I've been writing for NME since April 2013 – here is a small spread of the sorts of things I've been wanging on about, from a live review of Queens of the Stone Age to frothing about new electronic releases.
I wrote this review and it got cut so here it is on me blog instead. Everyone wins. My full Pitchfork Paris review is up on the Guardian.Sky Ferreira: Live
Pitchfork Festival, Paris
It feels unjust to knock Sky Ferreira when she’s only just found her feet. The 21-year-old spent most of her teens being chewed up by the industry that endlessly tried to mould her sound and image. Now she’s been spat out the other end, she’s become a promising talent on her own terms – a star with style, scandal (a topless album cover, a recent drugs bust) and, crucially, a seductive but spiky pop sound.
As the singer takes the stage of Pitchfork Paris in a black wig, shades and with her hood up, it’s clear she isn’t going to be that star this evening. Perhaps it’s because the crowd are heckling her (mainly to tell her to take off the silly wig). Or maybe it has something to do with the photo she posted of her wearing an oxygen mask on Instagram a day earlier, but her listless, sullen performance is at odds with the stadium-sized power-pop of her superb new album, ‘Night Time, My Time’ (sadly, still without a UK release date).
The dreamily detached vocals of songs like ‘Everything Is Embarrassing’ are part of Sky’s charm, but her voice only really comes to life during her album’s attitudinal numbers. ‘Boys’ is a sparkling electro-rock love song that’s like Madonna, Courtney Love and Best Coast all at once, even though Sky acts like she’s trying to hide behind the mic stand instead of, say, smiling. Recent US single ‘24 Hours’ (see video above), meanwhile, is another massive track, as if Katy Perry's take on 'Pretty In Pink'-era prom-pop, but without any of Perry's frothy fun or her ability to hold a tune.
As Sky finally whips off the wig for ‘You’re Not The One’, there’s faint hope that this sullen show was all just a ruse and she’ll suddenly spring to life with a running knee skid. But that must be a move for another day.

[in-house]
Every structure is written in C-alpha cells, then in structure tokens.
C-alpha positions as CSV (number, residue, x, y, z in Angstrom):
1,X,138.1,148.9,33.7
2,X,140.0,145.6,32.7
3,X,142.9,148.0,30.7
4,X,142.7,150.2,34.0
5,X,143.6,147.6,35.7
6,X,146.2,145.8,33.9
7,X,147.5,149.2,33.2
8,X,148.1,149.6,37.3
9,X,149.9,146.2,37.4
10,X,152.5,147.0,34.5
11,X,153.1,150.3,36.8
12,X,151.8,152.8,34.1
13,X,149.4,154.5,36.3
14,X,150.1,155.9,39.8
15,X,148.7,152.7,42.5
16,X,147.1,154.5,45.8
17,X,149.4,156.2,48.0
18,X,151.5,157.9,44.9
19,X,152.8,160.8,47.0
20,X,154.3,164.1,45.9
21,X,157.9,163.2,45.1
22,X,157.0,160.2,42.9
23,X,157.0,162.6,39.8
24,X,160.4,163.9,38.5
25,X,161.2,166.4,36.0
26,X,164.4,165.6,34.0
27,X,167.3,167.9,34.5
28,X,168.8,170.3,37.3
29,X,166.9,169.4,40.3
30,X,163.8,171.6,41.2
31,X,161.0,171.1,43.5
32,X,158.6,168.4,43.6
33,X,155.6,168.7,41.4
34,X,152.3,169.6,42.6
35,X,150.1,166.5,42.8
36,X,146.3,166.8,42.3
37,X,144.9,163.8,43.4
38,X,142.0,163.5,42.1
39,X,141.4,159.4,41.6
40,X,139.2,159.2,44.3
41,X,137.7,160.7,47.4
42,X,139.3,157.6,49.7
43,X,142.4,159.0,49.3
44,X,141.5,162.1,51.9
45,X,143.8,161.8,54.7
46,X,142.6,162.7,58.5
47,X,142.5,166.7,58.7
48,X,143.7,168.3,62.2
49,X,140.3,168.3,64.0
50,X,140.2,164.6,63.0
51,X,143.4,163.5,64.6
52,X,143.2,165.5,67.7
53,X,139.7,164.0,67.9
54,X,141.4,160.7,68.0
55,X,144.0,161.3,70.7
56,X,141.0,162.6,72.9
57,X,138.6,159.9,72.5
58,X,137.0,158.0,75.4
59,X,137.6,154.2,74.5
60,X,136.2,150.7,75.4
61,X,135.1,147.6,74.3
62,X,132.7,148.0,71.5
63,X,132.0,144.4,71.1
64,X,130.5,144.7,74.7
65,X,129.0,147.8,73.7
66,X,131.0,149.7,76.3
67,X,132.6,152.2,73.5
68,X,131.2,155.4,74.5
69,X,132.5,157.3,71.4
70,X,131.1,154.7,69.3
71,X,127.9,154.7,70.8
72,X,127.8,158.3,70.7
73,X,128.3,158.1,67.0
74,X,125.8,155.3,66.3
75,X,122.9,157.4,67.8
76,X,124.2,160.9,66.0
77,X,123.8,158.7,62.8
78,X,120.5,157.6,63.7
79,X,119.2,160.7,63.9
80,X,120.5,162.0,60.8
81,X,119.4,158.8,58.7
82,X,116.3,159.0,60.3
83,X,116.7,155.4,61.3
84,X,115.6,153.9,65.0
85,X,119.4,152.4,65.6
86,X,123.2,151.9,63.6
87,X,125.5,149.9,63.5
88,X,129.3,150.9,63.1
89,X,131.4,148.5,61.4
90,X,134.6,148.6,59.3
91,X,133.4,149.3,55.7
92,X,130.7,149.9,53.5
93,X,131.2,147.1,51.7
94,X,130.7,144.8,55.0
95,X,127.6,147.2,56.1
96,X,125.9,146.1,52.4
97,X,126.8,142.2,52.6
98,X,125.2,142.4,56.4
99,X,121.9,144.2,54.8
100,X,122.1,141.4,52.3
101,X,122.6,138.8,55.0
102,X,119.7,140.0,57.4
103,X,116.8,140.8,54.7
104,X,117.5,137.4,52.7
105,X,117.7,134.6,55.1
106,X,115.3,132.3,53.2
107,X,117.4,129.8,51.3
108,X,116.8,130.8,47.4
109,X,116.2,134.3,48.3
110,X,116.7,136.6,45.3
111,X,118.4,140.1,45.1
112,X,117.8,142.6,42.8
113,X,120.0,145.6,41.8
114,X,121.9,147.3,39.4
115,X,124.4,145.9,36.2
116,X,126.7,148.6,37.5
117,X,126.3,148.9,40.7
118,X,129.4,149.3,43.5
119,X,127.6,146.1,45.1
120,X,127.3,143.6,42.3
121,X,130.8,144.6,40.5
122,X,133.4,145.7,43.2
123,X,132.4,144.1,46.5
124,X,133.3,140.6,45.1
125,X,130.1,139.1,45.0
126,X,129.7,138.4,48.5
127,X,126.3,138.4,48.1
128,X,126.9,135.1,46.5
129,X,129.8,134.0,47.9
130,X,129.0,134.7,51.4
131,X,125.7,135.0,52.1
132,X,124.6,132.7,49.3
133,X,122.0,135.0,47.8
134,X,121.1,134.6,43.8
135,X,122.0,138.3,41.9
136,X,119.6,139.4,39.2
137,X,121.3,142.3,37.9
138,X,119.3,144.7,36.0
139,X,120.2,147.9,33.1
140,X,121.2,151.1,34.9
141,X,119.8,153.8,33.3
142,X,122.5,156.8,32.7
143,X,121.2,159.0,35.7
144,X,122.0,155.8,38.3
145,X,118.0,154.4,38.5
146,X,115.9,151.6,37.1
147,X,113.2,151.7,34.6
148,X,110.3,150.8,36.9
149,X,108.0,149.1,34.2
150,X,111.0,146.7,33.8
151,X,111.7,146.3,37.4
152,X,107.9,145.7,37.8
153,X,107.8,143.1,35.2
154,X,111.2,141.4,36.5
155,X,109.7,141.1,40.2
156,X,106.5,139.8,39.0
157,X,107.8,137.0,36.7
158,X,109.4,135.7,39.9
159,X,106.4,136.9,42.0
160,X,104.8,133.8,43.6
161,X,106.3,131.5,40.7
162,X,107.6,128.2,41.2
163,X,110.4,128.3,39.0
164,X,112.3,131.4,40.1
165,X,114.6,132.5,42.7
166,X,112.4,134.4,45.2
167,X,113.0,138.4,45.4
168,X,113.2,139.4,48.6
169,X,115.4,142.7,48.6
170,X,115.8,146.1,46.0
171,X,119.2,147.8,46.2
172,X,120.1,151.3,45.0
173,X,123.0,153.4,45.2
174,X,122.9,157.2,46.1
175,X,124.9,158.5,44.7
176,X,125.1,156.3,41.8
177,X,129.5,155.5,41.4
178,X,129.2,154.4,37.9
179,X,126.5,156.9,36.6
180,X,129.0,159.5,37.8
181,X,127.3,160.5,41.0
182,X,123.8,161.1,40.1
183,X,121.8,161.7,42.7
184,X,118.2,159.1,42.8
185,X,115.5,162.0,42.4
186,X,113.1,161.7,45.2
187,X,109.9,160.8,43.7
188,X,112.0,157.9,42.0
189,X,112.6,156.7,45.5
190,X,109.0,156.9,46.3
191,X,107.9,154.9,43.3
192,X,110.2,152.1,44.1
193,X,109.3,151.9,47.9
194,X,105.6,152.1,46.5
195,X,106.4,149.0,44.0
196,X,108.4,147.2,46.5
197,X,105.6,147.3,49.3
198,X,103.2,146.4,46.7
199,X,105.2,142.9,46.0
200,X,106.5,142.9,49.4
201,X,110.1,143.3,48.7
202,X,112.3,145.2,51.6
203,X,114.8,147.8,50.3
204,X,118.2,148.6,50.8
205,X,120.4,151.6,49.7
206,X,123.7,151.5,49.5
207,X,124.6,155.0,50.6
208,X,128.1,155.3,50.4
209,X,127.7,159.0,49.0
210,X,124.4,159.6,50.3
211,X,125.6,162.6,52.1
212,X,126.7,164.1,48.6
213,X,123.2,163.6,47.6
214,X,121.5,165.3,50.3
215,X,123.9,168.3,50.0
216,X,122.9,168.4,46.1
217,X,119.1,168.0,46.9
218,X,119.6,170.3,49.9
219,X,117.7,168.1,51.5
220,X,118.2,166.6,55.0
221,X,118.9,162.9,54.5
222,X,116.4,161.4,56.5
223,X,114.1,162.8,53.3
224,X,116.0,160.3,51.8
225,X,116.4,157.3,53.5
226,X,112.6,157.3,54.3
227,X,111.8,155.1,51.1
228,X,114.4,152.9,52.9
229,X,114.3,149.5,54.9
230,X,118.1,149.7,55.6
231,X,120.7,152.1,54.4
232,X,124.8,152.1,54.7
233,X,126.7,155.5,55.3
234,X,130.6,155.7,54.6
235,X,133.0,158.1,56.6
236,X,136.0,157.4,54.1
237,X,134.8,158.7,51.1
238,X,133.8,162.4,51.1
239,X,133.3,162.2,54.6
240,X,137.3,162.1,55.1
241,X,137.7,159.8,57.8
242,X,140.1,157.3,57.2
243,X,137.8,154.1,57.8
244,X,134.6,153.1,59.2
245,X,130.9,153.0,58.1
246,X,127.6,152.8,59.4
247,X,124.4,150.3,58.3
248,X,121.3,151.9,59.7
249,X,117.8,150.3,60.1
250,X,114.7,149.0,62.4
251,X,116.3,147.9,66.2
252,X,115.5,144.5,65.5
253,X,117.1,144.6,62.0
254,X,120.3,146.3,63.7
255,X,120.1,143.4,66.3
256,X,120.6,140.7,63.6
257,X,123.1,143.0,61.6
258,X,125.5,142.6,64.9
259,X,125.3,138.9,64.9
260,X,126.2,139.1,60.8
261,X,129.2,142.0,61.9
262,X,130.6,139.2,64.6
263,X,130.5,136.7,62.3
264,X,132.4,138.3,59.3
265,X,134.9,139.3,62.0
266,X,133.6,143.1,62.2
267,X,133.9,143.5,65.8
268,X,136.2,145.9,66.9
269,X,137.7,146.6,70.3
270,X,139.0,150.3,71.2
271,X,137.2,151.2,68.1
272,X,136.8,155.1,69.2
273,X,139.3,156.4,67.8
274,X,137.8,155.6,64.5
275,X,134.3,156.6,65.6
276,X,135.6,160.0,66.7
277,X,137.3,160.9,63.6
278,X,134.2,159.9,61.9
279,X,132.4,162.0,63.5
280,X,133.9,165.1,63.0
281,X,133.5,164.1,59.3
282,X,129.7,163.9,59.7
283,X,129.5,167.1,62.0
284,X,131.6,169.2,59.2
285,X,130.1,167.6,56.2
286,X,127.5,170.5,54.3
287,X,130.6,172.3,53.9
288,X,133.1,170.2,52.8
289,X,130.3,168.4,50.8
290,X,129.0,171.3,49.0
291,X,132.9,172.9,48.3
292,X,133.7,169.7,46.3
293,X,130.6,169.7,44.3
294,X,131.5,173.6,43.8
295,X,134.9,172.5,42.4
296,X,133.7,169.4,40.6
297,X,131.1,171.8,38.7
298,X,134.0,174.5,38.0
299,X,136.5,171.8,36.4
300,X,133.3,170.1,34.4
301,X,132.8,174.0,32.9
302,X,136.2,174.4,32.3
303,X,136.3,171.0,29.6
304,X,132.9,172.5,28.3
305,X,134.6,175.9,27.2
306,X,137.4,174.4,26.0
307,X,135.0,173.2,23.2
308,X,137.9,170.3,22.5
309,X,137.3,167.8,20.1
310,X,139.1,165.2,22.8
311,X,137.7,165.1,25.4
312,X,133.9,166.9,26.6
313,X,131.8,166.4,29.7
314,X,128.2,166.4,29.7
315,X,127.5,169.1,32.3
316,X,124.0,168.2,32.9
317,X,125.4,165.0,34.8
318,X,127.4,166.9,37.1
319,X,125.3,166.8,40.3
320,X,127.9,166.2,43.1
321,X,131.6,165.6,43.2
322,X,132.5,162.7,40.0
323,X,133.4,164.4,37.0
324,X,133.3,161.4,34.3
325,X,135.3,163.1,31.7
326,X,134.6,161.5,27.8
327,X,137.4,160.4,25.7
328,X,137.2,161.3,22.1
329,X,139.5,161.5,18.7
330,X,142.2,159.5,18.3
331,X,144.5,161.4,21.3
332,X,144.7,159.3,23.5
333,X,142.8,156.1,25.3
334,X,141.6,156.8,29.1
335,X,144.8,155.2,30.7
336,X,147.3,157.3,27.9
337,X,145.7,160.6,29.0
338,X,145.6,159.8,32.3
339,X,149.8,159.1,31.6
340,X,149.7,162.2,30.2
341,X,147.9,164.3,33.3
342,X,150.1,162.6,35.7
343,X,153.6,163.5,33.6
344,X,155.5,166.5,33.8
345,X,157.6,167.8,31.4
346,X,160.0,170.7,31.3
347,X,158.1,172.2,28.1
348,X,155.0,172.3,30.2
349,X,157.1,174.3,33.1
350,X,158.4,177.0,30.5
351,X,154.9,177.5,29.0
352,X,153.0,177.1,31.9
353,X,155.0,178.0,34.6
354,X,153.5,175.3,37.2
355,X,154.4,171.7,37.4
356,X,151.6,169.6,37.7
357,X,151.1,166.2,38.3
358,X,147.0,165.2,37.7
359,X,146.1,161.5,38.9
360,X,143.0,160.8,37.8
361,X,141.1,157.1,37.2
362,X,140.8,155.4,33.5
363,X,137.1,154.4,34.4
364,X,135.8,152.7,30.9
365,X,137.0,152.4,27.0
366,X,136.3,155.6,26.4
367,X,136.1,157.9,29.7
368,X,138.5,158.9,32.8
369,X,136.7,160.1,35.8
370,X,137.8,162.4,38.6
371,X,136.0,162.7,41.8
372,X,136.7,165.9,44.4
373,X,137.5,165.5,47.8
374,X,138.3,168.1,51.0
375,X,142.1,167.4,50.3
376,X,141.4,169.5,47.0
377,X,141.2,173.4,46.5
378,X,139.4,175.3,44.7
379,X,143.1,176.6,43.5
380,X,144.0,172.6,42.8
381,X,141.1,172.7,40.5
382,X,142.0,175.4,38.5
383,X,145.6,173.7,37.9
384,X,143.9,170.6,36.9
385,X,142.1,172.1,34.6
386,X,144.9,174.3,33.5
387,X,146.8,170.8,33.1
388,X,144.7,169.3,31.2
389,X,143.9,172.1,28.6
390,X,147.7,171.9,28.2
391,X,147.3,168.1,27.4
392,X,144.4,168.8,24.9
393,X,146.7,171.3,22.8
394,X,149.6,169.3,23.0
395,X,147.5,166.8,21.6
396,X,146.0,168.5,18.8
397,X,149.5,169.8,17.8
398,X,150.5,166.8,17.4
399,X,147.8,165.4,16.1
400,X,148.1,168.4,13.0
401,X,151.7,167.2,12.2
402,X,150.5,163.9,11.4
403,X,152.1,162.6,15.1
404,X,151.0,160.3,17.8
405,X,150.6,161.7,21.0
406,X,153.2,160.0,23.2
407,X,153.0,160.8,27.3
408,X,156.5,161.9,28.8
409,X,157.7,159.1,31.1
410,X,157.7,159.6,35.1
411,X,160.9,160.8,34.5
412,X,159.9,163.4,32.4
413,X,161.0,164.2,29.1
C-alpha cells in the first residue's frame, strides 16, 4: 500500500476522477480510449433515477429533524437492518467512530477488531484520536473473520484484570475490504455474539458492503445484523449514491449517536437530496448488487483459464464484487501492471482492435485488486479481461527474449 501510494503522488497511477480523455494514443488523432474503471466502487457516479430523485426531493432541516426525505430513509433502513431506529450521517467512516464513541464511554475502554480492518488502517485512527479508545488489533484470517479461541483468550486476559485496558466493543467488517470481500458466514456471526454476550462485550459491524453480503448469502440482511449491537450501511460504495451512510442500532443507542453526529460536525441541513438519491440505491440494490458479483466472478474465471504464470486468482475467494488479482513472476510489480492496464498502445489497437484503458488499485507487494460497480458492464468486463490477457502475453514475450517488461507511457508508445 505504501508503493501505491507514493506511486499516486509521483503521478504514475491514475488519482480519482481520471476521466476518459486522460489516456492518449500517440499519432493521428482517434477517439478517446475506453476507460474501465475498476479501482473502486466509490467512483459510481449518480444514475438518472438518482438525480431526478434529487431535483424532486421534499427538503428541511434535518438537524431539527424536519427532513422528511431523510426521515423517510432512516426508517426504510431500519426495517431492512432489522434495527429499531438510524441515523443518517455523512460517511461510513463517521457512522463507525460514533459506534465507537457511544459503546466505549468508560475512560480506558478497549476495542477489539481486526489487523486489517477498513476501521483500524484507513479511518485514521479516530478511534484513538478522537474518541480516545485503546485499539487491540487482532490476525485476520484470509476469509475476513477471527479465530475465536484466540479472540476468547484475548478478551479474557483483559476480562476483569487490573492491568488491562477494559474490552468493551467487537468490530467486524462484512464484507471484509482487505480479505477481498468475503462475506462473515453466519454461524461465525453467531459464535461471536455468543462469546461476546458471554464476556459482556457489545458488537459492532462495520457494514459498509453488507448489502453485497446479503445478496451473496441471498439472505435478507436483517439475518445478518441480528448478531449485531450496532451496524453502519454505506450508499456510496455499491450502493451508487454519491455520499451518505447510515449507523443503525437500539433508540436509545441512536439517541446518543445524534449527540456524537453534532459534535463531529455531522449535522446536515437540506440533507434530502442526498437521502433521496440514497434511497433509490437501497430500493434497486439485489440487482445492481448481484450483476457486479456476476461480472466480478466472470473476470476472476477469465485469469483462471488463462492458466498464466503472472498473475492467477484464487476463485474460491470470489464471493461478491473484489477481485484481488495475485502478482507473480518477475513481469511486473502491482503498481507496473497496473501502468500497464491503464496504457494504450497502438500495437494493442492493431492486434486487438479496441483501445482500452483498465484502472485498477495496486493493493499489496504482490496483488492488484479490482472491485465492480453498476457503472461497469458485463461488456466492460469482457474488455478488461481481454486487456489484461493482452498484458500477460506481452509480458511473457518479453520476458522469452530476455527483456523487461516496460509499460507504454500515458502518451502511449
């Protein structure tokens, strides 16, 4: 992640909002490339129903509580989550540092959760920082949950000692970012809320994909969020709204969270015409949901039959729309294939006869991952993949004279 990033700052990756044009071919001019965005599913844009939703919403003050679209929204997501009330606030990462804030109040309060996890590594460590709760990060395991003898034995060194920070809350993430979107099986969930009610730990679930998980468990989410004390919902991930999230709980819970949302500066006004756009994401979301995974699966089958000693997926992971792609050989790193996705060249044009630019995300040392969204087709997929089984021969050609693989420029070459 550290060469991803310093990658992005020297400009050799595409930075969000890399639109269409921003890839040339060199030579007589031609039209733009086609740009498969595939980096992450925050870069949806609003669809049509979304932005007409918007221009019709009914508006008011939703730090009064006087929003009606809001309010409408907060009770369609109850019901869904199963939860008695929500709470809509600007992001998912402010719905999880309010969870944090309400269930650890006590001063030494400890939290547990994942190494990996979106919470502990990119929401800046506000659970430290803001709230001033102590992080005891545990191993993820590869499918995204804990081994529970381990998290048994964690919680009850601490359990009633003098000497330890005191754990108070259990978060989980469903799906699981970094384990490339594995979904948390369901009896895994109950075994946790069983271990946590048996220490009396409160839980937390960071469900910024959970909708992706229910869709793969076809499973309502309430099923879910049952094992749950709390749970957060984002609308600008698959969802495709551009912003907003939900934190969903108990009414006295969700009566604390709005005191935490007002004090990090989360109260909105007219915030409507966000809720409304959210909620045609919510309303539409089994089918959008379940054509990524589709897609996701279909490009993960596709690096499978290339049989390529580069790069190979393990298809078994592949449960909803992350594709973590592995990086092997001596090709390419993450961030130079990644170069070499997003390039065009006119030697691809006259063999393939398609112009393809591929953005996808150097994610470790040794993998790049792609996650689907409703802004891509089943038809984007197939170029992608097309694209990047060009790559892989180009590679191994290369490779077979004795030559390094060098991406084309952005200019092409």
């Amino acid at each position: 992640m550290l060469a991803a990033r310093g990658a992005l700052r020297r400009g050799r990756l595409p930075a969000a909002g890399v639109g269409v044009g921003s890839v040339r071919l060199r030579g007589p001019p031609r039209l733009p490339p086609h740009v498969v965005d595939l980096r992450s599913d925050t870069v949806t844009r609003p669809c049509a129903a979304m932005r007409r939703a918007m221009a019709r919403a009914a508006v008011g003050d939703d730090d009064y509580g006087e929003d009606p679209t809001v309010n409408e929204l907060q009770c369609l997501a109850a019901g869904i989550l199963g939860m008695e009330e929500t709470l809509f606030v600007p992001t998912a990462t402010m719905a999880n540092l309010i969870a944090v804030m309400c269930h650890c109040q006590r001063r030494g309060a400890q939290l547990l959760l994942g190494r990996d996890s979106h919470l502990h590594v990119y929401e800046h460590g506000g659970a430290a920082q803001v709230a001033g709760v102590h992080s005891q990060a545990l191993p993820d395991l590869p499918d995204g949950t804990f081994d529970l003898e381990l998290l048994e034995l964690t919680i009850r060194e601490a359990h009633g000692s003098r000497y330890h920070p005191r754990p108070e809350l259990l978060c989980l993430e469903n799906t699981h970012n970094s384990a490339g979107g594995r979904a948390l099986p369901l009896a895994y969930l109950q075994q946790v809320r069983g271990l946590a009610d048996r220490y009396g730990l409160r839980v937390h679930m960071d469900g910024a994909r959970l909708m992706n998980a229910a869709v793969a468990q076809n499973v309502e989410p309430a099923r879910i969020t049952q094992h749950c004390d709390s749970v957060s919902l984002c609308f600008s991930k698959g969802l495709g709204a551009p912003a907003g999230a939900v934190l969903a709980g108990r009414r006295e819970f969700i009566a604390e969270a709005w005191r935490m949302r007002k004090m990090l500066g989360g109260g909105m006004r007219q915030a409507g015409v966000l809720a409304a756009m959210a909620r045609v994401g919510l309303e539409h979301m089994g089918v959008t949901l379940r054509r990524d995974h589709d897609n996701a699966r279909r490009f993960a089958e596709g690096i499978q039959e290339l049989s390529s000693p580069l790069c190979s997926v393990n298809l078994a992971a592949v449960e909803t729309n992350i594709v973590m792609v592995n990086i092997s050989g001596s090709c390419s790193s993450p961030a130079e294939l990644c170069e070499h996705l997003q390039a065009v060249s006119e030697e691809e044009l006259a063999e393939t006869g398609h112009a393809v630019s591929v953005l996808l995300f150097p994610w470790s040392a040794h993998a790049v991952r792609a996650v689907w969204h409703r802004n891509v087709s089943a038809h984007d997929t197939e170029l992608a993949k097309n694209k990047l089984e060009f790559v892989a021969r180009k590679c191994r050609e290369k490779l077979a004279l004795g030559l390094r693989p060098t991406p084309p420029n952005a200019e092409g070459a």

A couple of weeks ago, I went to review End of the Road festival for Drowned in Sound. I was an organisational disaster, but it was a super-lovely weekend in the end, and, best of all, I got to DJ with Anthony Chalmers from God Don't Like It inside a boat suspended above a flashing dancefloor while young children breakdanced. I am currently resisting the urge to say YEAHBEATTHAT. I suppose this is also the part where I tell you that I've been playing the odd record here and there since February and I rather like it.
Anyway, wonderfully, The Guardian have captured a split second of that moment in this short film about the festival.
You can read my review of it on Drowned in Sound here too, if you please. I swooned over Beirut rather a lot.
“I love playing on Sunday,” gibes Canadian sonic polymath ChillyGonzales. “You’ve already taken all of your drugs, so I have you right where I want you: almost sober.” The audience titters, even though he is selling them a little short. For once, the posters dotted around a dingy venue urging gig goers to be quiet for a performance are unnecessary as the opening piano solo escaping from his fingers is intense enough to hush even the booziest of industry types. He pogos on his seat to create a percussive bassline, an electric shock of hair flopping maniacally over his forehead as he pounds the keys, giving him the air of a perma-hungover ivory-tinkler at a Weimar-era speakeasy. He defies you to drunkenly natter in your friend’s ear; he says, albeit without words: shut the fuck up.
Read my full review on Drowned in Sound HERE.
Read my exclusive review of Pete Tong's Wonderland at Eden, Ibiza, featuring Pnau and Crookers, which was originally published on Clash. Or, alternatively, here it is in full below.